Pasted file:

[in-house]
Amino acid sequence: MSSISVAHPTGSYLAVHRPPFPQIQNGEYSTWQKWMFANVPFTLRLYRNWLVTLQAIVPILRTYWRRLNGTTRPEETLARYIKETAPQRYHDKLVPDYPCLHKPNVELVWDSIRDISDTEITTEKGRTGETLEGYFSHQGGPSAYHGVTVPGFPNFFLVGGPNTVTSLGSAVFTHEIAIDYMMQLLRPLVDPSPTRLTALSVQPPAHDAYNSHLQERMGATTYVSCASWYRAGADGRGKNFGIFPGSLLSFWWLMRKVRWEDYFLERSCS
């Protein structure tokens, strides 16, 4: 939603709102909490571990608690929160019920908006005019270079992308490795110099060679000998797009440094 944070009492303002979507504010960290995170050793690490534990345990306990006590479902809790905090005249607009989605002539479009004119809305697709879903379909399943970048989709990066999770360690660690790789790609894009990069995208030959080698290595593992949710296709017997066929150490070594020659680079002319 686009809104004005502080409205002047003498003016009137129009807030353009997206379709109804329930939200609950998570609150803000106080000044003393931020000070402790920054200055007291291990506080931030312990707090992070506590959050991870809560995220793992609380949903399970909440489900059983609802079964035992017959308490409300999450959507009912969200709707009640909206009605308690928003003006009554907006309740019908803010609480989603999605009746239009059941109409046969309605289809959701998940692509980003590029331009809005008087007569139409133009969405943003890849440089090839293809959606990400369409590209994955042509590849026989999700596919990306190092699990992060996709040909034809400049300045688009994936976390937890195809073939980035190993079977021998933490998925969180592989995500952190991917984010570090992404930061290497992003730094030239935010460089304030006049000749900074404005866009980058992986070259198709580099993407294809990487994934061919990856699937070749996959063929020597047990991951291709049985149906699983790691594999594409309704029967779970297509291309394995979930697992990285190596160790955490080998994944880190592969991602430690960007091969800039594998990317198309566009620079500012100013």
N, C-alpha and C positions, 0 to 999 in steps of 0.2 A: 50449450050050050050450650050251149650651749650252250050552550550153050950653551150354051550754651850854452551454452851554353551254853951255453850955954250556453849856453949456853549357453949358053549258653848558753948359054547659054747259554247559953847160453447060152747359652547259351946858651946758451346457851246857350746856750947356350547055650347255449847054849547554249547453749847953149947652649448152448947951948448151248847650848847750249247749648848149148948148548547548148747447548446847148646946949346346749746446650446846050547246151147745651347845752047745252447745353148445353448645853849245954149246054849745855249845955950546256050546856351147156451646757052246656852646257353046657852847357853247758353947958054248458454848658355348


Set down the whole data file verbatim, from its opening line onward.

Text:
[in-house]
Amino acid sequence: MSSISVAHPTGSYLAVHRPPFPQIQNGEYSTWQKWMFANVPFTLRLYRNWLVTLQAIVPILRTYWRRLNGTTRPEETLARYIKETAPQRYHDKLVPDYPCLHKPNVELVWDSIRDISDTEITTEKGRTGETLEGYFSHQGGPSAYHGVTVPGFPNFFLVGGPNTVTSLGSAVFTHEIAIDYMMQLLRPLVDPSPTRLTALSVQPPAHDAYNSHLQERMGATTYVSCASWYRAGADGRGKNFGIFPGSLLSFWWLMRKVRWEDYFLERSCS
């Protein structure tokens, strides 16, 4: 939603709102909490571990608690929160019920908006005019270079992308490795110099060679000998797009440094 944070009492303002979507504010960290995170050793690490534990345990306990006590479902809790905090005249607009989605002539479009004119809305697709879903379909399943970048989709990066999770360690660690790789790609894009990069995208030959080698290595593992949710296709017997066929150490070594020659680079002319 686009809104004005502080409205002047003498003016009137129009807030353009997206379709109804329930939200609950998570609150803000106080000044003393931020000070402790920054200055007291291990506080931030312990707090992070506590959050991870809560995220793992609380949903399970909440489900059983609802079964035992017959308490409300999450959507009912969200709707009640909206009605308690928003003006009554907006309740019908803010609480989603999605009746239009059941109409046969309605289809959701998940692509980003590029331009809005008087007569139409133009969405943003890849440089090839293809959606990400369409590209994955042509590849026989999700596919990306190092699990992060996709040909034809400049300045688009994936976390937890195809073939980035190993079977021998933490998925969180592989995500952190991917984010570090992404930061290497992003730094030239935010460089304030006049000749900074404005866009980058992986070259198709580099993407294809990487994934061919990856699937070749996959063929020597047990991951291709049985149906699983790691594999594409309704029967779970297509291309394995979930697992990285190596160790955490080998994944880190592969991602430690960007091969800039594998990317198309566009620079500012100013």
N, C-alpha and C positions, 0 to 999 in steps of 0.2 A: 50449450050050050050450650050251149650651749650252250050552550550153050950653551150354051550754651850854452551454452851554353551254853951255453850955954250556453849856453949456853549357453949358053549258653848558753948359054547659054747259554247559953847160453447060152747359652547259351946858651946758451346457851246857350746856750947356350547055650347255449847054849547554249547453749847953149947652649448152448947951948448151248847650848847750249247749648848149148948148548547548148747447548446847148646946949346346749746446650446846050547246151147745651347845752047745252447745353148445353448645853849245954149246054849745855249845955950546256050546856351147156451646757052246656852646257353046657852847357853247758353947958054248458454848658355348